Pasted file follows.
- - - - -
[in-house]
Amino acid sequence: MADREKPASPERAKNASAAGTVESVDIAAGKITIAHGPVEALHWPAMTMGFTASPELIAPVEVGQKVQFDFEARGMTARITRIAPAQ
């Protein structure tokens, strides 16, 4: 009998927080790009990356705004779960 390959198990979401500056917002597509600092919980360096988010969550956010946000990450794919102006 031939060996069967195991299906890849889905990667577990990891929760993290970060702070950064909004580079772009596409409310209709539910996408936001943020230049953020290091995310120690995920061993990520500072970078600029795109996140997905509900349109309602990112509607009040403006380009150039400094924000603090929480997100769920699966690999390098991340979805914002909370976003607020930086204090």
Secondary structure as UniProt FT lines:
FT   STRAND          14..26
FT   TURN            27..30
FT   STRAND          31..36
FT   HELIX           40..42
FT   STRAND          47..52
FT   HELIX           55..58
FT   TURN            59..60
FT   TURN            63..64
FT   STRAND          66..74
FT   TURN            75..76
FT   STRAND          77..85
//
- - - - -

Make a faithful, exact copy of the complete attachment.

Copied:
[in-house]
Amino acid sequence: MADREKPASPERAKNASAAGTVESVDIAAGKITIAHGPVEALHWPAMTMGFTASPELIAPVEVGQKVQFDFEARGMTARITRIAPAQ
């Protein structure tokens, strides 16, 4: 009998927080790009990356705004779960 390959198990979401500056917002597509600092919980360096988010969550956010946000990450794919102006 031939060996069967195991299906890849889905990667577990990891929760993290970060702070950064909004580079772009596409409310209709539910996408936001943020230049953020290091995310120690995920061993990520500072970078600029795109996140997905509900349109309602990112509607009040403006380009150039400094924000603090929480997100769920699966690999390098991340979805914002909370976003607020930086204090």
Secondary structure as UniProt FT lines:
FT   STRAND          14..26
FT   TURN            27..30
FT   STRAND          31..36
FT   HELIX           40..42
FT   STRAND          47..52
FT   HELIX           55..58
FT   TURN            59..60
FT   TURN            63..64
FT   STRAND          66..74
FT   TURN            75..76
FT   STRAND          77..85
//